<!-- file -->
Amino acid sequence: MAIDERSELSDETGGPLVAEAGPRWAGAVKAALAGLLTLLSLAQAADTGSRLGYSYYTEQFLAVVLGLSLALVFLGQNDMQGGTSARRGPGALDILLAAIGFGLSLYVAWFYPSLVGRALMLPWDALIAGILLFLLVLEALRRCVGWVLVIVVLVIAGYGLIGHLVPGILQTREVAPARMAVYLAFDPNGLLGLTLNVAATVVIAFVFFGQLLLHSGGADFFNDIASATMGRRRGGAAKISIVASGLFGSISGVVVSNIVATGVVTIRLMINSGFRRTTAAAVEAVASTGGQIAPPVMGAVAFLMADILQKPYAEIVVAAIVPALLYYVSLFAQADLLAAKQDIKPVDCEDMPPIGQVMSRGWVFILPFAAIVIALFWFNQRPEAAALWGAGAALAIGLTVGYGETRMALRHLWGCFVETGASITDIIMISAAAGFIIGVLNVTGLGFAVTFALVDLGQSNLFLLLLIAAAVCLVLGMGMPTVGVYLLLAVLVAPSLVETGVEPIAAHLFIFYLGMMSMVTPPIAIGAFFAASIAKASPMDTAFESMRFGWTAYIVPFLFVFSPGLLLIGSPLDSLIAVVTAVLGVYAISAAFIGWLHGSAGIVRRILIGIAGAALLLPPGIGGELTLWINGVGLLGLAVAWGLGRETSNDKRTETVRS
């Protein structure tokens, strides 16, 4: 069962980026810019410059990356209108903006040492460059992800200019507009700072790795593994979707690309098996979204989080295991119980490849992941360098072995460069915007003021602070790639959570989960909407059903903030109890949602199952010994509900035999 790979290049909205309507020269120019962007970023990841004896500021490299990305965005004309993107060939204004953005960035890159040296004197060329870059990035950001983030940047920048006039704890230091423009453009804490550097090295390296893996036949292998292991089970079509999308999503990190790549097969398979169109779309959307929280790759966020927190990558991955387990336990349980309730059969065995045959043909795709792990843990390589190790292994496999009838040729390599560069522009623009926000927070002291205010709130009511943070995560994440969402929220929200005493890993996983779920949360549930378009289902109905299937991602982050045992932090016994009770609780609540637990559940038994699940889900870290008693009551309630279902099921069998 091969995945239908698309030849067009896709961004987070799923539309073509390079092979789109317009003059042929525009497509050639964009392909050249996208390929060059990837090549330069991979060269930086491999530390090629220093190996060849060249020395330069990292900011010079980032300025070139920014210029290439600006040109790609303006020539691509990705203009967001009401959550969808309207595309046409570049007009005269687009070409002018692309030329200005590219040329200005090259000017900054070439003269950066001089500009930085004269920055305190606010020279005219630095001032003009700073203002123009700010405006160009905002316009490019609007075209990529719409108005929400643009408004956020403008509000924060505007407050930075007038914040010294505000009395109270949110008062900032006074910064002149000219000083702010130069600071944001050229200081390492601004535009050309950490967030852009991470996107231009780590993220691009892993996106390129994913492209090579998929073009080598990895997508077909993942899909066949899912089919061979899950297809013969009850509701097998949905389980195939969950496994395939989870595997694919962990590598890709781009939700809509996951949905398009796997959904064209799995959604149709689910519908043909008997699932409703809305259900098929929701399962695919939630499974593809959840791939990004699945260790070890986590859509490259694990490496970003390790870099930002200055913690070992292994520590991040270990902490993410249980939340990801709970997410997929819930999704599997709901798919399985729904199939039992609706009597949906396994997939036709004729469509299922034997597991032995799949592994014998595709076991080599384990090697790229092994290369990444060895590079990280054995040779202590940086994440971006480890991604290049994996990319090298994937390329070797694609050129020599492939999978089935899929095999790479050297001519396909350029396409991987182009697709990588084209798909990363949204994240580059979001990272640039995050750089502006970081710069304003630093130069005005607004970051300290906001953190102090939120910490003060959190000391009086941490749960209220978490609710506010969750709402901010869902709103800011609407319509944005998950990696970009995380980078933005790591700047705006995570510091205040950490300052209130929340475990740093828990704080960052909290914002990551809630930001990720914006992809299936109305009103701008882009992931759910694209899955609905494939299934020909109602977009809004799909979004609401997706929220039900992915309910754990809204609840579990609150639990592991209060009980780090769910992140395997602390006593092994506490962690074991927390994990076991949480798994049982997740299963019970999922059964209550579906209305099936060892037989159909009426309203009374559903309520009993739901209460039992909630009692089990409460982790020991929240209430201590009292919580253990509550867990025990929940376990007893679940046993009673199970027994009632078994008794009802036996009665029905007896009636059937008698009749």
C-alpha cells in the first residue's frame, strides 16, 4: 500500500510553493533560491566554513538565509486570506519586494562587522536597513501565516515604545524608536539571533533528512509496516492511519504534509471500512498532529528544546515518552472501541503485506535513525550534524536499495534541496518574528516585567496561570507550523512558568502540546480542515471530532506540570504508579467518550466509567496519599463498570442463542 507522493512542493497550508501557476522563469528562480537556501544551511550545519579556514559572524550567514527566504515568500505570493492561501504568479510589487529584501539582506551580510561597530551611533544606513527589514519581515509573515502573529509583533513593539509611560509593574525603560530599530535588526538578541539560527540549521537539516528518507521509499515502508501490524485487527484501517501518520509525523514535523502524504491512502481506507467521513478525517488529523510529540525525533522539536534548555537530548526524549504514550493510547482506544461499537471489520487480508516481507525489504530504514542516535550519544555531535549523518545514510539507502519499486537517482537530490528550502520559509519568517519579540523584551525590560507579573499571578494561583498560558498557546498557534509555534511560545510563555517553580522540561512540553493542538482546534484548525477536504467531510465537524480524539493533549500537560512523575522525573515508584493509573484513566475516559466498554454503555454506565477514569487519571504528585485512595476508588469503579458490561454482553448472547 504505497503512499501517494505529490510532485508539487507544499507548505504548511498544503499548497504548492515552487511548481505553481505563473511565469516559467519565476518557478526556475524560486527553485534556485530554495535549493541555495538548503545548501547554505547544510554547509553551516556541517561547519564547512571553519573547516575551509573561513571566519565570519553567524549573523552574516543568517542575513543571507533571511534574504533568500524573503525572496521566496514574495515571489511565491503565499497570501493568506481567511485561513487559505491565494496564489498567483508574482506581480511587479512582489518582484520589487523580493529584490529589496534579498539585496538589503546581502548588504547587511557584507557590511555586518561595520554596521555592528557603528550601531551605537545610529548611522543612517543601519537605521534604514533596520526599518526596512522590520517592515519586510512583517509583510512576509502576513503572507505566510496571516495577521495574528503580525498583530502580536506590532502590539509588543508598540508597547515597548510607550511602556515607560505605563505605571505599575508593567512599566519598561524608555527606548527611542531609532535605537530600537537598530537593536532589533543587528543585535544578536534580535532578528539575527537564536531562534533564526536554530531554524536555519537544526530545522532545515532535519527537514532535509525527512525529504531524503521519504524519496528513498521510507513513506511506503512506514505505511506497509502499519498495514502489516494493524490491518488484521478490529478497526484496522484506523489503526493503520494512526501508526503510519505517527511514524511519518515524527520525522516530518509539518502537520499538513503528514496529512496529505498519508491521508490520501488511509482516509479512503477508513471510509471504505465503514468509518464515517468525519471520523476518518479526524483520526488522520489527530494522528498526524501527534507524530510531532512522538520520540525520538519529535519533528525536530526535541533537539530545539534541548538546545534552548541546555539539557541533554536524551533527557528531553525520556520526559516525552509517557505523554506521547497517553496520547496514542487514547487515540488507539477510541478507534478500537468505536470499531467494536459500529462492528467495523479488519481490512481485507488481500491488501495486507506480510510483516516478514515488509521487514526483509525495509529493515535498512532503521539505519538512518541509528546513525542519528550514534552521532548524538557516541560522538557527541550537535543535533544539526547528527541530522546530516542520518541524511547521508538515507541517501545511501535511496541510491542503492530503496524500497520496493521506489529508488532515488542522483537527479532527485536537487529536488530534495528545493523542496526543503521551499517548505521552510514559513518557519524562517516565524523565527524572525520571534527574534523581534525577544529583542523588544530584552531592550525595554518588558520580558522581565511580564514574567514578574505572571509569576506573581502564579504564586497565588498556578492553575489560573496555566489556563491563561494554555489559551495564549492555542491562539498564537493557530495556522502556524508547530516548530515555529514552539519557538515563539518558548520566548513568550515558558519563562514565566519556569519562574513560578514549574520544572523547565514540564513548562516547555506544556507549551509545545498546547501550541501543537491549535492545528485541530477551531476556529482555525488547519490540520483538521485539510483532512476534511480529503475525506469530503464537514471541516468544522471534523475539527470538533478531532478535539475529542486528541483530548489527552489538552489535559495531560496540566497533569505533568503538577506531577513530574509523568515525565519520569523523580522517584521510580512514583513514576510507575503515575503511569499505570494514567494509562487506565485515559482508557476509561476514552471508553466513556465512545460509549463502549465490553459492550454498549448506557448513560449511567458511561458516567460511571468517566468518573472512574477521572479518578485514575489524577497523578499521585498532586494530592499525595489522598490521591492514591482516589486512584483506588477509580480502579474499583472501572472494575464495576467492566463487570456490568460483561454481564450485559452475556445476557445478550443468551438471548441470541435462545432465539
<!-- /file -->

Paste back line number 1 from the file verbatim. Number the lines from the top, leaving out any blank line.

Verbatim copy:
Amino acid sequence: MAIDERSELSDETGGPLVAEAGPRWAGAVKAALAGLLTLLSLAQAADTGSRLGYSYYTEQFLAVVLGLSLALVFLGQNDMQGGTSARRGPGALDILLAAIGFGLSLYVAWFYPSLVGRALMLPWDALIAGILLFLLVLEALRRCVGWVLVIVVLVIAGYGLIGHLVPGILQTREVAPARMAVYLAFDPNGLLGLTLNVAATVVIAFVFFGQLLLHSGGADFFNDIASATMGRRRGGAAKISIVASGLFGSISGVVVSNIVATGVVTIRLMINSGFRRTTAAAVEAVASTGGQIAPPVMGAVAFLMADILQKPYAEIVVAAIVPALLYYVSLFAQADLLAAKQDIKPVDCEDMPPIGQVMSRGWVFILPFAAIVIALFWFNQRPEAAALWGAGAALAIGLTVGYGETRMALRHLWGCFVETGASITDIIMISAAAGFIIGVLNVTGLGFAVTFALVDLGQSNLFLLLLIAAAVCLVLGMGMPTVGVYLLLAVLVAPSLVETGVEPIAAHLFIFYLGMMSMVTPPIAIGAFFAASIAKASPMDTAFESMRFGWTAYIVPFLFVFSPGLLLIGSPLDSLIAVVTAVLGVYAISAAFIGWLHGSAGIVRRILIGIAGAALLLPPGIGGELTLWINGVGLLGLAVAWGLGRETSNDKRTETVRS